Aging skin is a hot topic of the 21st century and it is likely to only become more heated in the future, because everyone wants to look and feel younger. Although most everyone experiences an aging countenance and extra pounds sooner or later, no one actually likes the wrinkles, the laxity, the sagging, and the bagging caused by poor lifestyle choices, the passage of time, and the wear and tear of our environment. Looking one’s age is no longer a positive. Most everyone ideally wants to look younger than his or her stated age. But hope is not all lost, because the current aesthetic market offers numerous antiaging treatments and noninvasive cosmetic procedures that effectively rejuvenate and restore youthfulness health to the skin.
But not all that we call aging skin is only about wrinkles. Age spots, fragile skin, rough texture, and skin cancer can also result. Numerous factors come into play, such as sun damage, smoking, alcohol, chronic disease, mental stress, physical stress, and genetics, just to name a few. However, from a dermatologist’s point of view, the first and foremost factor within one’s control is sun exposure. Sun damage not only ages the skin rapidly, causing the skin to get wrinkly, rough, leathery, mottled, and sallow in color, but it also is one of the main causes of skin cancer.
Long term and repeated exposure to sunlight, especially ultraviolet light, can cause a variety of cosmetic and medical problems related to the skin, commonly referred to as sun damage or actinic damage. Sun damage can affect any area of the skin as a result of excessive, persistent, or chronic exposure to the ultraviolet (UV) rays of the sun. Sun damage most commonly occurs on the exposed areas of the body, namely the face, hands and arms, and may lead to sunspots, age spots, rough skin, sallowness, and wrinkles. Years of sun exposure can also lead to rapid, premature aging and skin cancer. According to the Skin Cancer Foundation, roughly 90 percent of nonmelanoma skin cancers are associated with exposure to ultraviolet (UV) radiation from the sun. In recent years, tanning booths have had a huge impact on the rise in skin cancers in younger adults as well.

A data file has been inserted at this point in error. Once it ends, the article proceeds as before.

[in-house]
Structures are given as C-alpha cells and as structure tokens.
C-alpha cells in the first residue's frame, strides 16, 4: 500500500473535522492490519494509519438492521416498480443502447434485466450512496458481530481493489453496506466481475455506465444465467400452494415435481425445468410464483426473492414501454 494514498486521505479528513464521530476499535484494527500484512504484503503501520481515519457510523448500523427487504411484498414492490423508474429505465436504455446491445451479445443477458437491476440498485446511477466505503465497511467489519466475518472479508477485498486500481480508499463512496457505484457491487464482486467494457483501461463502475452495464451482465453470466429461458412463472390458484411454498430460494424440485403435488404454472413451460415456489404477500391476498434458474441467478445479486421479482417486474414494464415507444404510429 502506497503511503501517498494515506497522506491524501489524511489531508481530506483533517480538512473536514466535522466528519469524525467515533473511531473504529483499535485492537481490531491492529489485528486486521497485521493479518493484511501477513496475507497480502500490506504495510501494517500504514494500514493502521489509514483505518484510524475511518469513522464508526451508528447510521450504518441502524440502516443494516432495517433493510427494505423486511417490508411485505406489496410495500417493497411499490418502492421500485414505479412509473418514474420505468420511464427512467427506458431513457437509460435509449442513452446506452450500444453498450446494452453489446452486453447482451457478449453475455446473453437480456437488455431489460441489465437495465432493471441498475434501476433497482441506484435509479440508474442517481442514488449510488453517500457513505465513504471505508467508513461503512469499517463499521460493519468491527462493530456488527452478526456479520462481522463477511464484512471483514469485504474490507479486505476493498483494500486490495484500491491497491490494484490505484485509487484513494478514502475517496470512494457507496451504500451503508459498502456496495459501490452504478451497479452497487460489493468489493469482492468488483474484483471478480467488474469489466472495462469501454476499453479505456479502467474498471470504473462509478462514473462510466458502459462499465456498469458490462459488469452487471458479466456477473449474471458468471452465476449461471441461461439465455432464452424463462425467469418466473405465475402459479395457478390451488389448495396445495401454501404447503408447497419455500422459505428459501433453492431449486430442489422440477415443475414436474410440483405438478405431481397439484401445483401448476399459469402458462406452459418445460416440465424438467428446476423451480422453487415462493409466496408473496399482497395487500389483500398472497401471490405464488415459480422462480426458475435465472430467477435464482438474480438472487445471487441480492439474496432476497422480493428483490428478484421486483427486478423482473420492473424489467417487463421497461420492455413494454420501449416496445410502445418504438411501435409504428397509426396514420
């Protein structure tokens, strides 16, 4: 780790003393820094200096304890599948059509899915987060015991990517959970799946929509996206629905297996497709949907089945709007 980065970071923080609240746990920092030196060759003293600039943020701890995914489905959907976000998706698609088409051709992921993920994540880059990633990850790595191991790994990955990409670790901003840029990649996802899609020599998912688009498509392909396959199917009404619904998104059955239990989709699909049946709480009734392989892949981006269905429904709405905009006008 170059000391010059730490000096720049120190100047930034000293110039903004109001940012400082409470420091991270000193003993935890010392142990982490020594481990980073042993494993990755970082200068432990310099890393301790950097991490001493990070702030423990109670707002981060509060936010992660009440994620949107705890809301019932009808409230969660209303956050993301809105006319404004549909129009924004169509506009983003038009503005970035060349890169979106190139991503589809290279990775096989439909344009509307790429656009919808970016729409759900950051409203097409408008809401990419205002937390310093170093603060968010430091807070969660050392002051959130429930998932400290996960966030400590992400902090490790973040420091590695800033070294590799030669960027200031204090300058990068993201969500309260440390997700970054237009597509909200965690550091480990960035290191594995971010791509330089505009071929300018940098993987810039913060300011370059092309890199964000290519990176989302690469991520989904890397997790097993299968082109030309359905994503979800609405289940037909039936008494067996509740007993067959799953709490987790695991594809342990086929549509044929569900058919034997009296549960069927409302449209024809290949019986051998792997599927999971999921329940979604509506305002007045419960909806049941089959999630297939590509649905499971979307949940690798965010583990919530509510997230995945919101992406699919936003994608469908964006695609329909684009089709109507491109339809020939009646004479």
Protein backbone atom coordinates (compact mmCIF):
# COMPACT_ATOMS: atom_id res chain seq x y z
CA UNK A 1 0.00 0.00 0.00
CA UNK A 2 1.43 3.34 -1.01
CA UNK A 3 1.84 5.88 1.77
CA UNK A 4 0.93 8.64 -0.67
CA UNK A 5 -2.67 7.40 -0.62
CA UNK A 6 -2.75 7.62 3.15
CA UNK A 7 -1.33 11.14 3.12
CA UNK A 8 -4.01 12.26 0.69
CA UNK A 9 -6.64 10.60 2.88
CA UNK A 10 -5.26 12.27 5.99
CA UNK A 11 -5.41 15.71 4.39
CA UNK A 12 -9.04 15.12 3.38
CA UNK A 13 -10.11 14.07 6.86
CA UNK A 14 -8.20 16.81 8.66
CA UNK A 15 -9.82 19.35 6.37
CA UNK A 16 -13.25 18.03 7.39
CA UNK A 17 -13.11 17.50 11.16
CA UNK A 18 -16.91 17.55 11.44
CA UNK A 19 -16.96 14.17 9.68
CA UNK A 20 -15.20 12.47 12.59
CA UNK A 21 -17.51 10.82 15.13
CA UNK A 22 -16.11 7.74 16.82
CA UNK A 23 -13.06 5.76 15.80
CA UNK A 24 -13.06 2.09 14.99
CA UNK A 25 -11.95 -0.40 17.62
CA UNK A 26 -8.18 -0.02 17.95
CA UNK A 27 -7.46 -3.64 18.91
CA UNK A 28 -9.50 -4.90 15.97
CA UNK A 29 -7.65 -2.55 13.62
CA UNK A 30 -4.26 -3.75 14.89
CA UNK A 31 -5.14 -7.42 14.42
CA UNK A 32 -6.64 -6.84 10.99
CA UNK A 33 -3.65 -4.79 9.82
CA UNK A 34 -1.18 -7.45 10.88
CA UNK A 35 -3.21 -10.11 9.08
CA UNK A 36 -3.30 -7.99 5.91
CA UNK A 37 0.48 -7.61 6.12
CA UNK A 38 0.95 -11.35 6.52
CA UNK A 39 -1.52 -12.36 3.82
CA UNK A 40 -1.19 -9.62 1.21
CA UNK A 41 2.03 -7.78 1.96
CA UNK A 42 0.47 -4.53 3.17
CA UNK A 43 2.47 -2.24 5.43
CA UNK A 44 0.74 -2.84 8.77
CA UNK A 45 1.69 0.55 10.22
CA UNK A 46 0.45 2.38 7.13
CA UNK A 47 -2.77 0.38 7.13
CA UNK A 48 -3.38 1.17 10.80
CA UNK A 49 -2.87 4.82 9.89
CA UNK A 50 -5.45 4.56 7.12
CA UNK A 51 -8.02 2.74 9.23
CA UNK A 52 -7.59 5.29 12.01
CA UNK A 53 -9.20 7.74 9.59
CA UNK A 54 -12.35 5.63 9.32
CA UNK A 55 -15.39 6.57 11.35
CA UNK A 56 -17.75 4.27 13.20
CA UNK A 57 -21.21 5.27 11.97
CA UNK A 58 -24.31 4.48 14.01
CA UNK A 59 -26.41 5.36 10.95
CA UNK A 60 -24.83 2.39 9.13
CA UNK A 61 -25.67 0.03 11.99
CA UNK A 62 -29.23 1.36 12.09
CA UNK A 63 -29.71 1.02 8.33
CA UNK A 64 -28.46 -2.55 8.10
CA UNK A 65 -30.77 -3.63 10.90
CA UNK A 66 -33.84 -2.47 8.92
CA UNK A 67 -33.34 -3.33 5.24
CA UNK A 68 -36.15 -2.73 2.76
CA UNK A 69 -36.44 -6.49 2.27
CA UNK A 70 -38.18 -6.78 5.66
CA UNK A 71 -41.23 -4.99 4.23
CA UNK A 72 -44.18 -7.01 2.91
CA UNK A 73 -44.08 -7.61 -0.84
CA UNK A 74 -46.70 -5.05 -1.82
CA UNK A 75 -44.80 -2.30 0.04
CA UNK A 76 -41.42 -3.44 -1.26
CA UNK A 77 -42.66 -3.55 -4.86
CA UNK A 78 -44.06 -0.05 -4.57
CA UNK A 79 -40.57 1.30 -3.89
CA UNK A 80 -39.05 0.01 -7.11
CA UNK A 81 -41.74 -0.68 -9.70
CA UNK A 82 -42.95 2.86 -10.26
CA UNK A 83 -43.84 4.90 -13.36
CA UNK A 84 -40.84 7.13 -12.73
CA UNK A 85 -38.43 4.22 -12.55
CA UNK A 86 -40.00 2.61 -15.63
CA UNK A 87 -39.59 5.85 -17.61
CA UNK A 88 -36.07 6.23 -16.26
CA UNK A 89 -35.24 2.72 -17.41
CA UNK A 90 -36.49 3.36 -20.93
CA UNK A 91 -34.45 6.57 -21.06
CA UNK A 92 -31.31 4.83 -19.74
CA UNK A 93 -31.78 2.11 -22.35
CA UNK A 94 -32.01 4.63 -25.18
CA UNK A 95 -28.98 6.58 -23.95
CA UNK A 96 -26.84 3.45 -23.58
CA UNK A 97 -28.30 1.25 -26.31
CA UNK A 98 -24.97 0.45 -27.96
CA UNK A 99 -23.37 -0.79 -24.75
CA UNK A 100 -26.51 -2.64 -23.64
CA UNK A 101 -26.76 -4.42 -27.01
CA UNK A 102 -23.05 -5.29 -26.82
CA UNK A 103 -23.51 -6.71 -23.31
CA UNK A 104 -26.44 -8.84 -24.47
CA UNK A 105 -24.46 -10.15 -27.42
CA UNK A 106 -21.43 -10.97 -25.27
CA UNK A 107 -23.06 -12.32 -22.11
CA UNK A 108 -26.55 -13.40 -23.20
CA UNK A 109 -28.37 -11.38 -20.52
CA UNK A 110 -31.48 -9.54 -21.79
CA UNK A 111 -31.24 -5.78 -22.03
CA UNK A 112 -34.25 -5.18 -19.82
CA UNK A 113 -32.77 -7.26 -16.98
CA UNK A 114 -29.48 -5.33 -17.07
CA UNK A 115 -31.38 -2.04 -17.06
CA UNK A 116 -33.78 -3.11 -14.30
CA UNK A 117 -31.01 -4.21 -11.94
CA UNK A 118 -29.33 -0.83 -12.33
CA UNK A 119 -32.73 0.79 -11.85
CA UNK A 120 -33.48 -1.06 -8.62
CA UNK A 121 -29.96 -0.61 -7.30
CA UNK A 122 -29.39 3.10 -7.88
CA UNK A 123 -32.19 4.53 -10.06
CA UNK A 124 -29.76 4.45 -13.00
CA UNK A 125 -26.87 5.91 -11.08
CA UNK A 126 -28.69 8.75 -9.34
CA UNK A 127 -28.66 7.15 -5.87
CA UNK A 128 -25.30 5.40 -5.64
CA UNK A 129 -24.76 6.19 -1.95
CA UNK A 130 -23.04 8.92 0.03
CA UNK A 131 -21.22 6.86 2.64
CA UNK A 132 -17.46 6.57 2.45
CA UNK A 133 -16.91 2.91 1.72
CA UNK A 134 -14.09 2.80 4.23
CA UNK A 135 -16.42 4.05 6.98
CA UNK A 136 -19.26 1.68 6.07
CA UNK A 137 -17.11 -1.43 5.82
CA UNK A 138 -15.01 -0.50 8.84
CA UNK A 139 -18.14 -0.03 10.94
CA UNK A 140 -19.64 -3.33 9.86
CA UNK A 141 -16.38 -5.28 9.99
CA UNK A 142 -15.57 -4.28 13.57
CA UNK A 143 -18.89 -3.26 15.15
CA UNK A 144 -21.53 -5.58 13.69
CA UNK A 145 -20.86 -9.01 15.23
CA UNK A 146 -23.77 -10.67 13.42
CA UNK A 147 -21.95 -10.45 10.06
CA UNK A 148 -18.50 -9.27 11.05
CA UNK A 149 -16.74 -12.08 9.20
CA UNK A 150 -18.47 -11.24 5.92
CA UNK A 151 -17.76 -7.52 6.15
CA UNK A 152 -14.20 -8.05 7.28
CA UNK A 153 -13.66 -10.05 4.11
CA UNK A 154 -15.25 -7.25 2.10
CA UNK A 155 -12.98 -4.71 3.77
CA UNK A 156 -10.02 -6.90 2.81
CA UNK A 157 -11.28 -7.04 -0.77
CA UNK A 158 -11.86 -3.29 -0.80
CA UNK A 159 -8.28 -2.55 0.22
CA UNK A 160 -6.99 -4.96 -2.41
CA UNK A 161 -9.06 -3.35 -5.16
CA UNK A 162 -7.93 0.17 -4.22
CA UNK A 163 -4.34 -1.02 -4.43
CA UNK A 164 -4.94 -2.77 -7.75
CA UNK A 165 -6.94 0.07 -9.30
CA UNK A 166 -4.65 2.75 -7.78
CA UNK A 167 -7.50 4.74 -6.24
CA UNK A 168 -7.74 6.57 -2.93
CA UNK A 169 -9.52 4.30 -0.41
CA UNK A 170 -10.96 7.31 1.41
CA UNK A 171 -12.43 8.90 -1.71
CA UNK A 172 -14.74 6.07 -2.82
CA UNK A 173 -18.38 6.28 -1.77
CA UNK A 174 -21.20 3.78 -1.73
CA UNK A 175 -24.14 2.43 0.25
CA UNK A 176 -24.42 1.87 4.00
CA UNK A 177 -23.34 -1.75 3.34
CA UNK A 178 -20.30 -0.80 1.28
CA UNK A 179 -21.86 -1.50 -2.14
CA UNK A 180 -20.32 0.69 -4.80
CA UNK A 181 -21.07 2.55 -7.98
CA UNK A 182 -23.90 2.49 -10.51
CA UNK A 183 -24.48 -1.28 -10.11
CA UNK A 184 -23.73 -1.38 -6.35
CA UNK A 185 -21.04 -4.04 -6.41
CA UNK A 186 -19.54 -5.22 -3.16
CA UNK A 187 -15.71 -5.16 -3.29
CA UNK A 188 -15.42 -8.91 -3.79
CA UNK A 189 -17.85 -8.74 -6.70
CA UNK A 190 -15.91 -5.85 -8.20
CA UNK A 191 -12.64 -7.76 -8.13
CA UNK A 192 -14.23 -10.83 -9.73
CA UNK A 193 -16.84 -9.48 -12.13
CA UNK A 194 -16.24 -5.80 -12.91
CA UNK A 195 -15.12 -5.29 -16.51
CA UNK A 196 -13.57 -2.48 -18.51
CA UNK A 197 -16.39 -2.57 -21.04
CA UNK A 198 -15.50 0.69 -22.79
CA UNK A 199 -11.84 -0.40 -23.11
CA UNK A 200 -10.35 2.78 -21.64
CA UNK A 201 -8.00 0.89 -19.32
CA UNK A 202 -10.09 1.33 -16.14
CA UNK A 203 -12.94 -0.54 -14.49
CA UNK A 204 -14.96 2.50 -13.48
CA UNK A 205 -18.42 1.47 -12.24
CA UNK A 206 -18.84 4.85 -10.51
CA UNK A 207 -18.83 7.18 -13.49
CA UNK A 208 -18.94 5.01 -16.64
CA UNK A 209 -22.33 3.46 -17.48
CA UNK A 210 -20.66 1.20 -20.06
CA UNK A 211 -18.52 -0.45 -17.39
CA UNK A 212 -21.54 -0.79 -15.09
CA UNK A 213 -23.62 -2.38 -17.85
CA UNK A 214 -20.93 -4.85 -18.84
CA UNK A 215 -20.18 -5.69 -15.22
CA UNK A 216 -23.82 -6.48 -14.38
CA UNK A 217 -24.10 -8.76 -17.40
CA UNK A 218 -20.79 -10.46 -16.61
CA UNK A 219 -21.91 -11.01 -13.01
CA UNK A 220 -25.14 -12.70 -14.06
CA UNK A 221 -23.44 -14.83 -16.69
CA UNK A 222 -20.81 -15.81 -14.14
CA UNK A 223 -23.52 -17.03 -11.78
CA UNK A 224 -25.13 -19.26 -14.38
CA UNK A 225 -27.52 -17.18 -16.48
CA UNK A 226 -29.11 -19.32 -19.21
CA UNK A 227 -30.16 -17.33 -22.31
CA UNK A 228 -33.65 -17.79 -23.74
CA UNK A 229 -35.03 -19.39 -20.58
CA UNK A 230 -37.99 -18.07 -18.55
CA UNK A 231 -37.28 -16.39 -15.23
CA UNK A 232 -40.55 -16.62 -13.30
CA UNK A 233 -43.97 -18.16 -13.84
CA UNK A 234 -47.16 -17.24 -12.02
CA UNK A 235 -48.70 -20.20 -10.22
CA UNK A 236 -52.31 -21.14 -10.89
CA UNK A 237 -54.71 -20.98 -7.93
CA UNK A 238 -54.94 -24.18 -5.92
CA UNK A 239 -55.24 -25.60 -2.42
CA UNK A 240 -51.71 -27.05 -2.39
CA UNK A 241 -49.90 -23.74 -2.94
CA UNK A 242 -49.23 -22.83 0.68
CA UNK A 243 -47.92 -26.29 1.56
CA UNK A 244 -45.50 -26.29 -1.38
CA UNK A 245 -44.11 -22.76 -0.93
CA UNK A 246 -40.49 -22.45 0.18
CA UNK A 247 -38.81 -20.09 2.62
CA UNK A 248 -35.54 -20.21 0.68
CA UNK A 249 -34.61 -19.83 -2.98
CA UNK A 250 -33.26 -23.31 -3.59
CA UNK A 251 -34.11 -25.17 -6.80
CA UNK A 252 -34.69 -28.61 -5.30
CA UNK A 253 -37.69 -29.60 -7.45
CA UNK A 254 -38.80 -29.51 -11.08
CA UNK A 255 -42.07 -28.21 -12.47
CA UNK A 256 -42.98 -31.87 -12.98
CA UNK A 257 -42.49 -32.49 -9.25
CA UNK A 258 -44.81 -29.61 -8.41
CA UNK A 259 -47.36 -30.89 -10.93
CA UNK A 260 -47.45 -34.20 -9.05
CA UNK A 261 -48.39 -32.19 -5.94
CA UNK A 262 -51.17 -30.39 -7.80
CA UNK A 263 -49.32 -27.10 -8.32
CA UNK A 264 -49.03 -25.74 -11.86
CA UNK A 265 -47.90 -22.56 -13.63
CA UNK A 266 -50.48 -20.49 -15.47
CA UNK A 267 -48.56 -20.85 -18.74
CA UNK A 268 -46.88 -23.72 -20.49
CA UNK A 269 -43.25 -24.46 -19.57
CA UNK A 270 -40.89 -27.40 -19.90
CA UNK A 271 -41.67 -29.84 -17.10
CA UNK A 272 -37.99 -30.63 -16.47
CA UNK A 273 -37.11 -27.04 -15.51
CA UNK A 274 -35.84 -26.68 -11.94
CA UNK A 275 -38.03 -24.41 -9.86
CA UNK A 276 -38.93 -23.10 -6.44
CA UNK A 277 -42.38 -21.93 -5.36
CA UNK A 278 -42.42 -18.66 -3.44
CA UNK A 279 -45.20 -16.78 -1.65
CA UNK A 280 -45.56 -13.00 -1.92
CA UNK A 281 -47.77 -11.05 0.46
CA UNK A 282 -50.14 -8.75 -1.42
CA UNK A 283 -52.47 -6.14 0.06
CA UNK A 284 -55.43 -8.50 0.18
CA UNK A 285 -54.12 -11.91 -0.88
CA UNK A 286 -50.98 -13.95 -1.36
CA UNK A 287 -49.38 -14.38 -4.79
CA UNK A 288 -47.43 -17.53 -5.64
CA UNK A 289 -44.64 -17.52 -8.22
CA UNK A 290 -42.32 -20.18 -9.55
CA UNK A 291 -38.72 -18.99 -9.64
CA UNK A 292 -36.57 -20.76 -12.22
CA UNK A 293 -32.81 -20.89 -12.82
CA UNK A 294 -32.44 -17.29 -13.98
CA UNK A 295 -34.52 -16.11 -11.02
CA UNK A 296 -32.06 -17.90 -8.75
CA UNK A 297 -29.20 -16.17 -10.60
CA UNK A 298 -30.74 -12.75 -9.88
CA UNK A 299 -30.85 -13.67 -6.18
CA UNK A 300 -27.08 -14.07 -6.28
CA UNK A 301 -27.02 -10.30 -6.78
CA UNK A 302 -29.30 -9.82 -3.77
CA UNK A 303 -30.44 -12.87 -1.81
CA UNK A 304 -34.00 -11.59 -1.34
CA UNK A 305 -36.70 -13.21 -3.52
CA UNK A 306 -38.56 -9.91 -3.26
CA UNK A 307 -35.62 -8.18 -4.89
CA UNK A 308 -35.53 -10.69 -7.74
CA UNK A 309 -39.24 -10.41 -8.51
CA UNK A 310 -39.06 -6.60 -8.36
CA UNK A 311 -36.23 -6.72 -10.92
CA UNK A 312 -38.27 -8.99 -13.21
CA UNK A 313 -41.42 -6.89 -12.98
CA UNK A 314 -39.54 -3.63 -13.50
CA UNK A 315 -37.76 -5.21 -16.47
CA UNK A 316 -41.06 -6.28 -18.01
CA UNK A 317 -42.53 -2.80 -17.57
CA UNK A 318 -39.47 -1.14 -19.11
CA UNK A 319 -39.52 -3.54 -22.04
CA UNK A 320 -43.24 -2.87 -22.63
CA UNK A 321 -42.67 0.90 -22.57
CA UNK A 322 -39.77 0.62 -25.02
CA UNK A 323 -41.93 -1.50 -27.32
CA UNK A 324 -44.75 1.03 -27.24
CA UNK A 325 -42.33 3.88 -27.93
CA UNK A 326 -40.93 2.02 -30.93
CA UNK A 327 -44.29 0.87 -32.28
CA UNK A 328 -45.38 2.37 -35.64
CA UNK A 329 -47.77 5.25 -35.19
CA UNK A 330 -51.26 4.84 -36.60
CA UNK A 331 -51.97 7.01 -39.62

The best treatment against sun damage is preventing it from occurring in the first place. It is important to wear sunscreen on a daily basis and avoid excessive exposure to the sun, especially during mid-day hours when the sun is at its strongest. Additional ways to prevent sun damage include: always wearing sunscreen with an SPF of at least 30-45, wearing a hat in the sun, wearing long sleeves and long pants, and of course, avoiding tanning beds.
Once sun damage has occurred, however, there are options available not only to cosmetically improve the damage that has already been incurred, but also to actually reverse some of the effects of the sun damage as well. A few of the many in-office cosmetic treatments include injectable dermal fillers to fill out lines and wrinkles, laser treatment to reduce the appearance of uneven pigmentation, chemical peels to improve texture and tone, and microdermabrasion to soften and refine the skin, to name a few. Skincare is also one of the most important therapeutic options because it builds upon establishing good habits and results in helping to optimize skin health and revitalization.
At Honet Dermatology and Cosmetic, we are privileged to treat patients of all ages, all skin types, female or male. Dr. Linda Honet recommends yearly skin exams at a minimum, wearing a sunscreen of an SPF of 45 or above year-round, and awareness of one’s own skin and skin health. Remember that early detection is the key to curing any skin cancer, and prevention is the best way to protect it for the future. Be kind to your skin and start to protect and nurture it today. It is never too late to start taking care of your skin.